The Phantom Public

Voorkant
Transaction Publishers, 1993 - 195 pagina's

In an era disgusted with politicians and the various instruments of "direct democracy," Walter Lippmann's "The Phantom Public "remains as relevant as ever. It reveals Lippmann at a time when he was most critical of the ills of American democracy. Antipopulist in sentiment, this volume defends elitism as a serious and distinctive intellectual option, one with considerable precursors in the American past. Lippmann's demythologized view of the American system of government resonates today.

"The Phantom Public "discusses the "disenchanted man" who has become disillusioned not only with democracy, but also with reform. According to Lippmann, the average voter is incapable of governance; what is called the public is merely a "phantom." In terms of policy-making, the distinction should not be experts versus amateurs, but insiders versus outsiders. Lippmann challenges the core assumption of Progressive politics as well as any theory that pretends to leave political decision making in the hands of the people as a whole.

In his biography "Walter Lippmann and the American Century, "Ronald Steel praised "The Phantom Public "as "one of Lippmann's most powerfully argued and revealing books. In it he came fully to terms with the inadequacy of traditional democratic theory." This volume is part of a continuing series on the major works of Walter Lippmann. As more and more Americans are inclined to become apathetic to the political system, this classic will be essential reading for students, teachers, and researchers of political science and history.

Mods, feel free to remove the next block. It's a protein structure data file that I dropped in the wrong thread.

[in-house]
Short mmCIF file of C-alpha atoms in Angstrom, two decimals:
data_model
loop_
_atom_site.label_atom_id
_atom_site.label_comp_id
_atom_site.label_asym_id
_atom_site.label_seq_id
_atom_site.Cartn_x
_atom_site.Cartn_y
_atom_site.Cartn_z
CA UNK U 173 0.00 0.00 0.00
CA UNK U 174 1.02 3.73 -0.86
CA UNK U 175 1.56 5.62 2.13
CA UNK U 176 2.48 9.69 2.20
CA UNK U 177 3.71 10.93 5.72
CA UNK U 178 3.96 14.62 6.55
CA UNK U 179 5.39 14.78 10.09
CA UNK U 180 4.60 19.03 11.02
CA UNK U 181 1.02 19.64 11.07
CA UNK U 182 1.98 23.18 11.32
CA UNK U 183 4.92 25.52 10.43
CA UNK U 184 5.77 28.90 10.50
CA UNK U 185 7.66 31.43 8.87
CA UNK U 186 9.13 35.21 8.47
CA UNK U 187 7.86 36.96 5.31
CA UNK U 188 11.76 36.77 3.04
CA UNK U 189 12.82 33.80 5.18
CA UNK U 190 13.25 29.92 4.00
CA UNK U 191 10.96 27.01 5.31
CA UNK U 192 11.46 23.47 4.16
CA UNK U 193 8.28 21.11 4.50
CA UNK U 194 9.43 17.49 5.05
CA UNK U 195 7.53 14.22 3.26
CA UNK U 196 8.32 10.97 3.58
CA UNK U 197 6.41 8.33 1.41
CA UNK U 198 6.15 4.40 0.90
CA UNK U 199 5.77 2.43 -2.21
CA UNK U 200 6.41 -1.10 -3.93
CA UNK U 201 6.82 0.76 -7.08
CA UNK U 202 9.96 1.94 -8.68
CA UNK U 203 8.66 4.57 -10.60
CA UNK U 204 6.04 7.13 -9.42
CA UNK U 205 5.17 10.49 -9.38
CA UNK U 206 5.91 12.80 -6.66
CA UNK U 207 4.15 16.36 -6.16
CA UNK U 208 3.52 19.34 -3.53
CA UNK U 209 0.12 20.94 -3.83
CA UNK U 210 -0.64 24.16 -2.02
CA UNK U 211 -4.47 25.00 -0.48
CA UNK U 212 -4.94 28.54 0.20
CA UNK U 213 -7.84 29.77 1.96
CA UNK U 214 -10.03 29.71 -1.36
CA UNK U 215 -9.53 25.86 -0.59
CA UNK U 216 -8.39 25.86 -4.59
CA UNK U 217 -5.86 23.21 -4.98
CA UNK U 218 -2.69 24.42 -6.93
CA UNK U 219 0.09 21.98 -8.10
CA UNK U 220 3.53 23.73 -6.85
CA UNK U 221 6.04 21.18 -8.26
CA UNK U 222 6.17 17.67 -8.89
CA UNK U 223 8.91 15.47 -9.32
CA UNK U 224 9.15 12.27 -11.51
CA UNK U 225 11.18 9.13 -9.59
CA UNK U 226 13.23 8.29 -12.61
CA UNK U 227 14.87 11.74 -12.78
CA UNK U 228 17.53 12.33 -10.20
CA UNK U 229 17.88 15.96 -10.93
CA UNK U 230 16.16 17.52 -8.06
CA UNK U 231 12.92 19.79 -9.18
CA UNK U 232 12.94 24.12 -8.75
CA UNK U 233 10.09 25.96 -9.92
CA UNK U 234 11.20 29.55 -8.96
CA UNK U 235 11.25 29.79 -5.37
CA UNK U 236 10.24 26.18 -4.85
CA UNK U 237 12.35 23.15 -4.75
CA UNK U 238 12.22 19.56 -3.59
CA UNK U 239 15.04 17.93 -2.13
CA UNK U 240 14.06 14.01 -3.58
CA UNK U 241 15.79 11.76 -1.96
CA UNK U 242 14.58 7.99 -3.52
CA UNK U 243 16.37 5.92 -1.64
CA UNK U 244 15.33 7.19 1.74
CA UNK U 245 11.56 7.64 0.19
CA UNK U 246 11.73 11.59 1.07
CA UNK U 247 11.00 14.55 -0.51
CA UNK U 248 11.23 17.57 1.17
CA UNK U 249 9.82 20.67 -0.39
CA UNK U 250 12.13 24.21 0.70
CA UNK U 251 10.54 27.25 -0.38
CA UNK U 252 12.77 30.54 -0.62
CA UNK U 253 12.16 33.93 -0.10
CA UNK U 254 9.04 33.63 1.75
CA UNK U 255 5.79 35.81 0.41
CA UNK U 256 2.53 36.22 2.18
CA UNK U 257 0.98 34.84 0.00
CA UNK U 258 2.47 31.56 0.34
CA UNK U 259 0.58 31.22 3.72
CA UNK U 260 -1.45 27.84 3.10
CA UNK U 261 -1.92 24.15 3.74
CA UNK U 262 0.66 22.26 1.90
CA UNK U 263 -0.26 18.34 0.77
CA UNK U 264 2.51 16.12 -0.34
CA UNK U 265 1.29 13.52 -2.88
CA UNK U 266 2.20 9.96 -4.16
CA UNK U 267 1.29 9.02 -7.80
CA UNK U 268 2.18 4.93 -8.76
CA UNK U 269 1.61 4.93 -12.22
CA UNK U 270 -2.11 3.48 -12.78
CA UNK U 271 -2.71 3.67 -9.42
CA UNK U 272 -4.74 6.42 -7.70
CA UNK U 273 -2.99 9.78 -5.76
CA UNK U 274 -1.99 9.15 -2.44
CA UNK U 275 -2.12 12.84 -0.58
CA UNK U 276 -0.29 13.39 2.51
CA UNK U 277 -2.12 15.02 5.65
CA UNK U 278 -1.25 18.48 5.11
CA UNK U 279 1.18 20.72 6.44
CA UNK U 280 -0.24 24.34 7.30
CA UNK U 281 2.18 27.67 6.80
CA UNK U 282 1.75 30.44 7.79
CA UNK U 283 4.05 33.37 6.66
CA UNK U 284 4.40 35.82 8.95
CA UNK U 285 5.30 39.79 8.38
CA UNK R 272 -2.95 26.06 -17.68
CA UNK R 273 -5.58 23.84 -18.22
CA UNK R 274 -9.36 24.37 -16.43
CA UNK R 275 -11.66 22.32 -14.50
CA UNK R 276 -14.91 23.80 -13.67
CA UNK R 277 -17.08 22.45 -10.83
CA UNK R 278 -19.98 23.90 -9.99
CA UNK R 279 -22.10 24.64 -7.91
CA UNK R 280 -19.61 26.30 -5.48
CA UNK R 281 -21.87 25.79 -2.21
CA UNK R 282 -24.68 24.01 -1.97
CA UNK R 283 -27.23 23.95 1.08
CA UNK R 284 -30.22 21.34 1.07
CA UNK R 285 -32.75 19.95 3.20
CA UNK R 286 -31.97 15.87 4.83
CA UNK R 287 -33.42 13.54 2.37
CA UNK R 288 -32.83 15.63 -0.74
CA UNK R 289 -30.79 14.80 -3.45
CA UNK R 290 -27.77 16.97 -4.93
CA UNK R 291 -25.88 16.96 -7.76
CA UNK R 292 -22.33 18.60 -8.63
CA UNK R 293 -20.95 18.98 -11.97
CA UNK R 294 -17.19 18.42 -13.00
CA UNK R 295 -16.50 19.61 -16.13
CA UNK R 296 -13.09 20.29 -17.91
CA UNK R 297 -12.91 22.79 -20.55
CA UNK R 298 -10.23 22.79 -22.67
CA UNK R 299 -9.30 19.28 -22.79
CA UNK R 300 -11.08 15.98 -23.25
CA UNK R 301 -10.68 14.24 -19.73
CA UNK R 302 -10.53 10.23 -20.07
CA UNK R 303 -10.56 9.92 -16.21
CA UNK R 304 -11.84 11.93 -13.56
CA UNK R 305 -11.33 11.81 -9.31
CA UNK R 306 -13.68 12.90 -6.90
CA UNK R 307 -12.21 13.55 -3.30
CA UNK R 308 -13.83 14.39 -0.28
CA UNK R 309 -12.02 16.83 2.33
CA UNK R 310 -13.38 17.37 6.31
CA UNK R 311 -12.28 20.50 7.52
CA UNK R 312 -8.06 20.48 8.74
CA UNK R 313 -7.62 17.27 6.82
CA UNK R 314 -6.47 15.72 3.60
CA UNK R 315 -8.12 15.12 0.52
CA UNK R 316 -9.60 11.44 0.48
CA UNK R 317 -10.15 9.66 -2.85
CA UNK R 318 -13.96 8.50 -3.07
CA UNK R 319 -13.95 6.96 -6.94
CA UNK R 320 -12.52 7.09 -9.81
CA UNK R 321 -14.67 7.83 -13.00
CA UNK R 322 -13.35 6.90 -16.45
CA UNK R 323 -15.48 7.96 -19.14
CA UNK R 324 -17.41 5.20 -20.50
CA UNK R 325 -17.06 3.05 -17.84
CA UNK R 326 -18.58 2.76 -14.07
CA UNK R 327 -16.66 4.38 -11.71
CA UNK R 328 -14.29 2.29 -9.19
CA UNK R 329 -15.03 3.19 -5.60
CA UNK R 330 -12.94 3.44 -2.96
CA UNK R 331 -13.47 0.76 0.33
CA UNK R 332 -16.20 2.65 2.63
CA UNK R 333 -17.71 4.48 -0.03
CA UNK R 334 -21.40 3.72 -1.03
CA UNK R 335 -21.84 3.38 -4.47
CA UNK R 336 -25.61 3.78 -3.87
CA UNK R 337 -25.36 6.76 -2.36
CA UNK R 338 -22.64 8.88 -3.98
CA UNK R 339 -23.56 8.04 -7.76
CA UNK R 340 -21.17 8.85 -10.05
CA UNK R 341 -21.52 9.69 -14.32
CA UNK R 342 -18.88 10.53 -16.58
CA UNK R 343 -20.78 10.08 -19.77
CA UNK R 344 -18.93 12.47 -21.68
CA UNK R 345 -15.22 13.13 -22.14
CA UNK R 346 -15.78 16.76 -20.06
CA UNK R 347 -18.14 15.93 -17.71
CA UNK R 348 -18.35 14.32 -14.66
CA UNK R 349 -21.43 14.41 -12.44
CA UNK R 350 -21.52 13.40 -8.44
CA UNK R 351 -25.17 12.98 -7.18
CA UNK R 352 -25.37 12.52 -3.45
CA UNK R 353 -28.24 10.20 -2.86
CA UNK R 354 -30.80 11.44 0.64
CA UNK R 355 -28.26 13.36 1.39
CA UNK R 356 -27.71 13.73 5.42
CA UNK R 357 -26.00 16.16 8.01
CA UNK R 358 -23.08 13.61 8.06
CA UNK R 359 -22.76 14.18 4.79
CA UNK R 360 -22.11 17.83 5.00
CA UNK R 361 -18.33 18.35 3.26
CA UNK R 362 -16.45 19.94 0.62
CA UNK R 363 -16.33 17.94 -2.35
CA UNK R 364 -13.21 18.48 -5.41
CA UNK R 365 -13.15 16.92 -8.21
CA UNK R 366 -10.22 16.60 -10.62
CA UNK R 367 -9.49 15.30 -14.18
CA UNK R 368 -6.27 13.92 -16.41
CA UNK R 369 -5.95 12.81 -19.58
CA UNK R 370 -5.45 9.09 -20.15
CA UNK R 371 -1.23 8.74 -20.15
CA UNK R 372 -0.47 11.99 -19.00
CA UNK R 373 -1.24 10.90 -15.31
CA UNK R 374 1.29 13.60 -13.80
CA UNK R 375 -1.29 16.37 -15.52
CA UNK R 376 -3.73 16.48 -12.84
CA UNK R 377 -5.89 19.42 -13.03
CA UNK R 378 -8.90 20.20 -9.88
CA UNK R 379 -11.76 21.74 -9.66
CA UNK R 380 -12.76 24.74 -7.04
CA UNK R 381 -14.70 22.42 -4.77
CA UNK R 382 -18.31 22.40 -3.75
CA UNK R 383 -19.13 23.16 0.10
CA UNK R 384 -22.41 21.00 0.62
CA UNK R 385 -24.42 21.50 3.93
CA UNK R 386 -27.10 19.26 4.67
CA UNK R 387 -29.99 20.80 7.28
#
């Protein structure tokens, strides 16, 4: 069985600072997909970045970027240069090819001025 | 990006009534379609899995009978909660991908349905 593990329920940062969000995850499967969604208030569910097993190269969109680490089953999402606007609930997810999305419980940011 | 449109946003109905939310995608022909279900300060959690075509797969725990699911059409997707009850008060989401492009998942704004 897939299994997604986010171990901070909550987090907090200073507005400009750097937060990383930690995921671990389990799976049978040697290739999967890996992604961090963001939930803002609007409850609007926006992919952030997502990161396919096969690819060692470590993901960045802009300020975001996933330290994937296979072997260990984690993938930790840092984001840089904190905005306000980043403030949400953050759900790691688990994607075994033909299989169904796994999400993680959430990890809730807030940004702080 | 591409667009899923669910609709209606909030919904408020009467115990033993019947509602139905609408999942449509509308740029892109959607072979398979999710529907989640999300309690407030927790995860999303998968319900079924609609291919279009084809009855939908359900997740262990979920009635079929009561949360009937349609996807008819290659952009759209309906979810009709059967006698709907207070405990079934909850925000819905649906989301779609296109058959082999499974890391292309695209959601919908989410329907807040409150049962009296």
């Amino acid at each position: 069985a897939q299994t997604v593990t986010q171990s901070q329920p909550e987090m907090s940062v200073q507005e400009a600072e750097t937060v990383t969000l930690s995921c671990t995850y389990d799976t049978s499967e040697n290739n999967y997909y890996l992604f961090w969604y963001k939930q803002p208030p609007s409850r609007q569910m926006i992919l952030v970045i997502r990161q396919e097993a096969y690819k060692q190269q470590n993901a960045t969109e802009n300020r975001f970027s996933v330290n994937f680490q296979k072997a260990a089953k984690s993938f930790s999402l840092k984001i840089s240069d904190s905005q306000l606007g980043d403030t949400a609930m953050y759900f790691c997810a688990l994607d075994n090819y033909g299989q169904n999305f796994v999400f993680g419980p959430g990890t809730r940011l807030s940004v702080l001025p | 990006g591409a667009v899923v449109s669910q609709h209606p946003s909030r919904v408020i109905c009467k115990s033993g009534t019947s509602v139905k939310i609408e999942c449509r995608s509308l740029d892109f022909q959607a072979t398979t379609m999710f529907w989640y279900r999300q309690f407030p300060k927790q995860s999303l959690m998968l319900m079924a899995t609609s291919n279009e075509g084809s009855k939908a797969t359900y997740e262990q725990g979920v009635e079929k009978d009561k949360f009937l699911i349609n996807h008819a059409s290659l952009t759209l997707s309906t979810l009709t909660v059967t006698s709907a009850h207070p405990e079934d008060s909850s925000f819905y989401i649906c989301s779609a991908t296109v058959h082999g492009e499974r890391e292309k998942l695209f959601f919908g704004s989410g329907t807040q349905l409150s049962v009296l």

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Inhoudsopgave

CHAPTER PAGE I THE DISENCHANTED MAN
3
THE UNATTAINABLE IDEAL
12
AGENTS AND BYSTANDERS
30
WHAT THE PUBLIC DOES
44
THE NEUTRALIZATION OF ARBITRARY FORCE
53
PART II
65
THE QUESTION ARISTOTLE ASKED
67
THE NATURE OF A PROBLEM
71
THE MAIN VALUE OF PUBLIC DEBATE
100
THE DEFECTIVE RULE
105
THE CRITERIA OF REFORM
115
THE PRINCIPLES OF PUBLIC OPINION
133
PART III
143
SOCIETY IN ITS PLACE
145
ABSENTEE RULERS
163
THE REALMS OE DISORDER
177

SOCIAL CONTRACTS
85
THE TWO QUESTIONS BEFORE THE PUBLIC
97

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Over de auteur (1993)

Walter Lippmann, an American political journalist, dominated political journalism in the United States from World War I almost until his death. In his last year as a student at Harvard University, he was an assistant to the philosopher George Santayana. He read extensively in Freud and was in every sense an "intellectual" journalist. "His Public Opinion" (1922) became the intellectual anchor for the study of public opinion, and it is widely read today. He came close in this book to questioning whether citizens can possibly make rational, democratic decisions. The source of the difficulty is not our irrationality but the inherent nature of the modern system of mass communication; information must be condensed into brief slogans. These slogans become stereotypes, a concept that Lippmann brilliantly analyzed prior to its acceptance by psychologists. As a political columnist, he wrote on many topics, particularly on foreign relations, and he held a position of prestige in Washington's press corps that has never been matched. Alastair Buchan wrote in 1974 that Walter Lippman was "the name that opened every door.

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